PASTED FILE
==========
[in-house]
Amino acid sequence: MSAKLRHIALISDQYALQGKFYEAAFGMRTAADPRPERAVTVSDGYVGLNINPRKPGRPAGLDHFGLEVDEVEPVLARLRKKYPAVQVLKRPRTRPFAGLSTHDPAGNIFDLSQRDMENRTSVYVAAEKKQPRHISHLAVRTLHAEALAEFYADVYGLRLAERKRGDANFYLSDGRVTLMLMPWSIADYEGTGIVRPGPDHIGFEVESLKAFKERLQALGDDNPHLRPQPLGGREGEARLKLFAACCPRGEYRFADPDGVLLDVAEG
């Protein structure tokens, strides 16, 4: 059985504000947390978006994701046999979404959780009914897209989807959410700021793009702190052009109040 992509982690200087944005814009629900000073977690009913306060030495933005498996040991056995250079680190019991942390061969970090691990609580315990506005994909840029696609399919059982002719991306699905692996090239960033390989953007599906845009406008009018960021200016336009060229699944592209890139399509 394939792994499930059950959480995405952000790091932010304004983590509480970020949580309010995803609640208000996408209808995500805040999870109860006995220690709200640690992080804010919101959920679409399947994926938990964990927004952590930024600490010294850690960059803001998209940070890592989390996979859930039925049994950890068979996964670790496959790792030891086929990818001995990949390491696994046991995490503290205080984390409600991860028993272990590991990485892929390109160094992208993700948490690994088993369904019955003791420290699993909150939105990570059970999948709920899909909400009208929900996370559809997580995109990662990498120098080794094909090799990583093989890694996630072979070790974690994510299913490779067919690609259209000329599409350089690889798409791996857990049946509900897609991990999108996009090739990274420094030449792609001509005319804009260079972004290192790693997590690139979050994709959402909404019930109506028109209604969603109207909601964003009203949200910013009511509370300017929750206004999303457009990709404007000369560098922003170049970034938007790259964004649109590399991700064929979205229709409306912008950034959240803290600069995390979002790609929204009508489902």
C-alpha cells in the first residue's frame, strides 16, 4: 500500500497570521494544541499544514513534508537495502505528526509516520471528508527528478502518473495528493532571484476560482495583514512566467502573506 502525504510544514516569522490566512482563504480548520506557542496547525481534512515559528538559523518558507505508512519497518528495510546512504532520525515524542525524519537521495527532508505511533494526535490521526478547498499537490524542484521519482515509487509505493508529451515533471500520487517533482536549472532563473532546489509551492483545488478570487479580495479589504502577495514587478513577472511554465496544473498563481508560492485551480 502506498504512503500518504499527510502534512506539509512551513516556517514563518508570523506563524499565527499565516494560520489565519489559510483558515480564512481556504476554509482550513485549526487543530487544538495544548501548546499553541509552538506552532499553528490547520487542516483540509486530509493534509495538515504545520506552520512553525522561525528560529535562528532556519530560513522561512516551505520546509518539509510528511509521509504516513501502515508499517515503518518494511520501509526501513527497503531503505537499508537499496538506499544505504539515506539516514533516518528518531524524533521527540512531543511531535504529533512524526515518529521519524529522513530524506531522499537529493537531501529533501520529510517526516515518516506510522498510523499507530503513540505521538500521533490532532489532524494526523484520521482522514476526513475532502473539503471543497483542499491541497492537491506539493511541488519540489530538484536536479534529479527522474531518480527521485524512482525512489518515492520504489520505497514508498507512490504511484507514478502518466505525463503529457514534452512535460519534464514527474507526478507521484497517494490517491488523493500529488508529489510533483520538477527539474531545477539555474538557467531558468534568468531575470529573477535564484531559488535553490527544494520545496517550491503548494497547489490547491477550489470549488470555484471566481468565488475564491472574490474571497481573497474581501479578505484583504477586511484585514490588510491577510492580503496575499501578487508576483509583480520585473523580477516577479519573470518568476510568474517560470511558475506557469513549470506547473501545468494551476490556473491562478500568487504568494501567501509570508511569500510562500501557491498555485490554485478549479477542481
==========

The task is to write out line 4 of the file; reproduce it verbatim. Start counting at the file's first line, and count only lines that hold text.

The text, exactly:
C-alpha cells in the first residue's frame, strides 16, 4: 500500500497570521494544541499544514513534508537495502505528526509516520471528508527528478502518473495528493532571484476560482495583514512566467502573506 502525504510544514516569522490566512482563504480548520506557542496547525481534512515559528538559523518558507505508512519497518528495510546512504532520525515524542525524519537521495527532508505511533494526535490521526478547498499537490524542484521519482515509487509505493508529451515533471500520487517533482536549472532563473532546489509551492483545488478570487479580495479589504502577495514587478513577472511554465496544473498563481508560492485551480 502506498504512503500518504499527510502534512506539509512551513516556517514563518508570523506563524499565527499565516494560520489565519489559510483558515480564512481556504476554509482550513485549526487543530487544538495544548501548546499553541509552538506552532499553528490547520487542516483540509486530509493534509495538515504545520506552520512553525522561525528560529535562528532556519530560513522561512516551505520546509518539509510528511509521509504516513501502515508499517515503518518494511520501509526501513527497503531503505537499508537499496538506499544505504539515506539516514533516518528518531524524533521527540512531543511531535504529533512524526515518529521519524529522513530524506531522499537529493537531501529533501520529510517526516515518516506510522498510523499507530503513540505521538500521533490532532489532524494526523484520521482522514476526513475532502473539503471543497483542499491541497492537491506539493511541488519540489530538484536536479534529479527522474531518480527521485524512482525512489518515492520504489520505497514508498507512490504511484507514478502518466505525463503529457514534452512535460519534464514527474507526478507521484497517494490517491488523493500529488508529489510533483520538477527539474531545477539555474538557467531558468534568468531575470529573477535564484531559488535553490527544494520545496517550491503548494497547489490547491477550489470549488470555484471566481468565488475564491472574490474571497481573497474581501479578505484583504477586511484585514490588510491577510492580503496575499501578487508576483509583480520585473523580477516577479519573470518568476510568474517560470511558475506557469513549470506547473501545468494551476490556473491562478500568487504568494501567501509570508511569500510562500501557491498555485490554485478549479477542481